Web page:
Most of my earlier stories are set in Regency England, but, the last few years, I have enjoyed writing about other portions of the 19th century, both in location and time. When I first read Renee Ryan’s Stand-In Rancher Daddy, the first in the Lone Star Cowboy League: The Founding Series set of stories (out now), I was intrigued to see her place two businesses along Main Street that I wouldn’t have thought to include in my book, A Rancher of Convenience, which finishes the set in September. What were these businesses?
I’d heard the term, but I had to do research (yes, any excuse to do research J) on what they actually did and why they would be so sorely needed in a Wild West town.
Coopers make barrels, casks, tubs, hogsheads, and other things that carry liquids and dry goods safely over great distances or store them for long time periods. They can also make wooden pails and tubs for daily use in households. They cut, dress, and curl staves of the correct size for whatever application, arrange them in a circle, then drive wooden (perhaps hazel or ash) or iron rings over the ends to form the correct shape, including adding a bottom and top as needed. They can also drill holes to add a spigot or to hook in a metal handle.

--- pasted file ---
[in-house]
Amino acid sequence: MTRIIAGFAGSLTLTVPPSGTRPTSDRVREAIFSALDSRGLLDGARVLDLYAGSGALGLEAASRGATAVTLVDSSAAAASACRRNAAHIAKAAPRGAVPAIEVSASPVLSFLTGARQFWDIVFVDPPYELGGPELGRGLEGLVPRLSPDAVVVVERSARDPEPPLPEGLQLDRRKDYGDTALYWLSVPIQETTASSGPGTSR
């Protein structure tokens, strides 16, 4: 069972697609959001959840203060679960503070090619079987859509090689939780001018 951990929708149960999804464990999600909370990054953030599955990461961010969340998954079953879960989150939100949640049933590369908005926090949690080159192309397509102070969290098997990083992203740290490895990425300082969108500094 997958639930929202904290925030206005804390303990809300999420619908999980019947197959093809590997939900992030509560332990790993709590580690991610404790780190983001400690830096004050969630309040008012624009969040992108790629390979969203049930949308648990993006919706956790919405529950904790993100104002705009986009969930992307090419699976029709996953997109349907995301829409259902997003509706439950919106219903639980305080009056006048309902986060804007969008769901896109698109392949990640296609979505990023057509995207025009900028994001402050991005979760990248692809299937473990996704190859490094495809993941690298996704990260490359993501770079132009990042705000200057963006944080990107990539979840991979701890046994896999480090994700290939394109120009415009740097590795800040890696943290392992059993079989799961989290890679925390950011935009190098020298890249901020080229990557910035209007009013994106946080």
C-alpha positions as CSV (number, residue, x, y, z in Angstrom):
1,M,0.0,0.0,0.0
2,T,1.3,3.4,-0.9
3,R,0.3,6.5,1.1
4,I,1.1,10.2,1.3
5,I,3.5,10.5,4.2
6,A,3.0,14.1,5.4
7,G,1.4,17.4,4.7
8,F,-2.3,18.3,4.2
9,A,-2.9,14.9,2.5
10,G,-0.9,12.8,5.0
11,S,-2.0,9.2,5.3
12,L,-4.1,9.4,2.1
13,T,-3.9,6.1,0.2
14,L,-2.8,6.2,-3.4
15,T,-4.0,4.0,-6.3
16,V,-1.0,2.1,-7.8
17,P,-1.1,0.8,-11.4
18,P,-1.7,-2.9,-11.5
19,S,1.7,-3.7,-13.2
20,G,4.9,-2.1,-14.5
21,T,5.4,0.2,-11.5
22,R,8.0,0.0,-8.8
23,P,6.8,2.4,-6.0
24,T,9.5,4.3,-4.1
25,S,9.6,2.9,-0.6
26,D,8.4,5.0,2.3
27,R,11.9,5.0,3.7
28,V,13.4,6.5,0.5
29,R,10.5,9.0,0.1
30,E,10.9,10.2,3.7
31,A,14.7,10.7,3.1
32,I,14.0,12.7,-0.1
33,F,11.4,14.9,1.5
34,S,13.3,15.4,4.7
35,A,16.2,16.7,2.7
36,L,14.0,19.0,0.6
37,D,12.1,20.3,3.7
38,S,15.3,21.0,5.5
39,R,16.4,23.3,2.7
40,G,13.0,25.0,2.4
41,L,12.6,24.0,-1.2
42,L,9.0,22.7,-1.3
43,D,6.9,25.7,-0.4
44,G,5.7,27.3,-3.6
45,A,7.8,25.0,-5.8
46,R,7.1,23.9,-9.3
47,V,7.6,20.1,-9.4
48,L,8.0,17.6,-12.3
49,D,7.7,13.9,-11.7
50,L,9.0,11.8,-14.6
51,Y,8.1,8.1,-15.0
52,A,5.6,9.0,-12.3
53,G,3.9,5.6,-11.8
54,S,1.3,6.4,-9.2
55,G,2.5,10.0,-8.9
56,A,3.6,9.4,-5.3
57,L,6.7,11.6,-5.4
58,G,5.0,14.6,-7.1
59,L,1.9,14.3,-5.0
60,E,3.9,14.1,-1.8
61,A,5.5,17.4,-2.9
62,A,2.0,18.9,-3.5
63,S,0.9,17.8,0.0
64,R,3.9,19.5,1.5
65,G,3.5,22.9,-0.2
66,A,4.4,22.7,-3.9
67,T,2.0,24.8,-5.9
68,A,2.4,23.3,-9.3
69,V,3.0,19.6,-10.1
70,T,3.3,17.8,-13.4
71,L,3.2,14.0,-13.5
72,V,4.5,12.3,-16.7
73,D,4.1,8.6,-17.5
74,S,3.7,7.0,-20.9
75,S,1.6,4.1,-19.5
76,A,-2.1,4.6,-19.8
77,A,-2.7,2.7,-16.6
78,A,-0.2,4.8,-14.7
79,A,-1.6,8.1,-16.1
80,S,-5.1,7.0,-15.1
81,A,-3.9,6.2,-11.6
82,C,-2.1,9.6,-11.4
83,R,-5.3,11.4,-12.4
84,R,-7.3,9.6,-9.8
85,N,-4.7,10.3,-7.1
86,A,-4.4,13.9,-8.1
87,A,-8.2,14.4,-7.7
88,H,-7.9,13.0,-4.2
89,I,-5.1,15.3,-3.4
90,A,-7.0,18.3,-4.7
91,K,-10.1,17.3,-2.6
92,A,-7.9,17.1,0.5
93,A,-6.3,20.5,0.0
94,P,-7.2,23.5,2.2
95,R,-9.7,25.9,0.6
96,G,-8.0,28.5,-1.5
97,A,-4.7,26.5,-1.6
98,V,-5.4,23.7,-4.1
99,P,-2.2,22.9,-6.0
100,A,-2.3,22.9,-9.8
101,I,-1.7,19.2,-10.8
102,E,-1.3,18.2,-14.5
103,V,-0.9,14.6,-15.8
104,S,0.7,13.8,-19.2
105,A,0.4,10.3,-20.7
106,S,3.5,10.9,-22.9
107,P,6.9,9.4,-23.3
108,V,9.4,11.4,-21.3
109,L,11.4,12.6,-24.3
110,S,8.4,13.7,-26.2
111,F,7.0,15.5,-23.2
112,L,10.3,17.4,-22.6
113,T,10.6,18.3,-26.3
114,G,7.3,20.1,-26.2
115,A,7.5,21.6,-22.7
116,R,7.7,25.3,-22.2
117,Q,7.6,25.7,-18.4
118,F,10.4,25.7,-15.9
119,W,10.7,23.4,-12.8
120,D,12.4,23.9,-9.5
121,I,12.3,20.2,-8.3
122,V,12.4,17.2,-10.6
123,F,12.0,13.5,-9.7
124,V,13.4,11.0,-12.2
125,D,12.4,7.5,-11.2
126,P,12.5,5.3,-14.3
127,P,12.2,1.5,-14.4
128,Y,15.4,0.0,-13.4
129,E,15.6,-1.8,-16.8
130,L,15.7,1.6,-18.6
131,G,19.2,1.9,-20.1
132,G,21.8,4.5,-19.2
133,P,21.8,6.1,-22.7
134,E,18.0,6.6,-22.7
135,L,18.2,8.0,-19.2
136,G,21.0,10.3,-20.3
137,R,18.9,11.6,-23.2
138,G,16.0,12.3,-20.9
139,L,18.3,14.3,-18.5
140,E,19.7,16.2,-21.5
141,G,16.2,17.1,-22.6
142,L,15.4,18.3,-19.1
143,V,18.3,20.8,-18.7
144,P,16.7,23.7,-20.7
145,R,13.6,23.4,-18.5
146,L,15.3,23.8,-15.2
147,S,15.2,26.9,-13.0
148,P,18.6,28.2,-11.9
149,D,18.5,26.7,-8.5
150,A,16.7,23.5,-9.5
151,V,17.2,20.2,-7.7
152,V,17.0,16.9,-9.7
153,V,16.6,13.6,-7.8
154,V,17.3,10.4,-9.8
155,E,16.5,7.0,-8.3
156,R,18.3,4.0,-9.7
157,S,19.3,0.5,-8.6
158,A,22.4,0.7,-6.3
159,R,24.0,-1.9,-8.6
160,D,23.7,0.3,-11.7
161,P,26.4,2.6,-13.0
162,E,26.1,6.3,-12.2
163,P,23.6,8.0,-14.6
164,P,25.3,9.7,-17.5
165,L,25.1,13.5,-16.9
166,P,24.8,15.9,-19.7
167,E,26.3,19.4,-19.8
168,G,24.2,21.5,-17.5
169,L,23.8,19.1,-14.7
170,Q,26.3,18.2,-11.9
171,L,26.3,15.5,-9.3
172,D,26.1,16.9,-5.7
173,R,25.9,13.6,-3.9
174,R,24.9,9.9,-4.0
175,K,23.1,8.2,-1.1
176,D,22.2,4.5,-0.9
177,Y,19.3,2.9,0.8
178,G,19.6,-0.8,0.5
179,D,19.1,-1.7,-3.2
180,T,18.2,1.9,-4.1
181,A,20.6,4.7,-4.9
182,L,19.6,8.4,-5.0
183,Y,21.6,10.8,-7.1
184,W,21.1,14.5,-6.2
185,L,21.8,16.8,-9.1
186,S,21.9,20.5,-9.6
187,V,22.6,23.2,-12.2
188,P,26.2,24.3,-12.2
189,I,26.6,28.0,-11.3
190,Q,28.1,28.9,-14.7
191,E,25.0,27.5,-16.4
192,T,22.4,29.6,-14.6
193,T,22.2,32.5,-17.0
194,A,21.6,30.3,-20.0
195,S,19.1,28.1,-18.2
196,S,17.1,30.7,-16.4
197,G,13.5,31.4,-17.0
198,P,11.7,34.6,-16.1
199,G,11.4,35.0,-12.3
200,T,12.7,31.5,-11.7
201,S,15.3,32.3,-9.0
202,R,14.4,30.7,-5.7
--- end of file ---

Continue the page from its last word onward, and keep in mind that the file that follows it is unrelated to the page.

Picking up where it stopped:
The cooper’s barrels, in particular, were highly important crossing the ocean. According to the Book of English Trades, barrels full of coarse wool or hats were sent from England to the West Indies and returned full of rum or sugar. The records at Fort Nisqually in Washington Territory indicate that barrels of molasses were used to cushion panes of glass sent from England to the Pacific Coast for windows. The worker charged with cleaning the glass when it arrived got a bonus—he could keep the molasses he scraped off!
I could see why coopers would be needed in Little Horn, Texas, in 1896. Ranchers would need barrels to hold supplies being taken on cattle drives. Farmers would need barrels to store goods or transport them to market farther East. Then there are the pails and tubs needed to hold water for various purposes on the frontier.
Today the cooper’s work is in high demand in the wine industry. As wine is now a key export of Washington State, there might end up being two such businesses in some of our towns as well.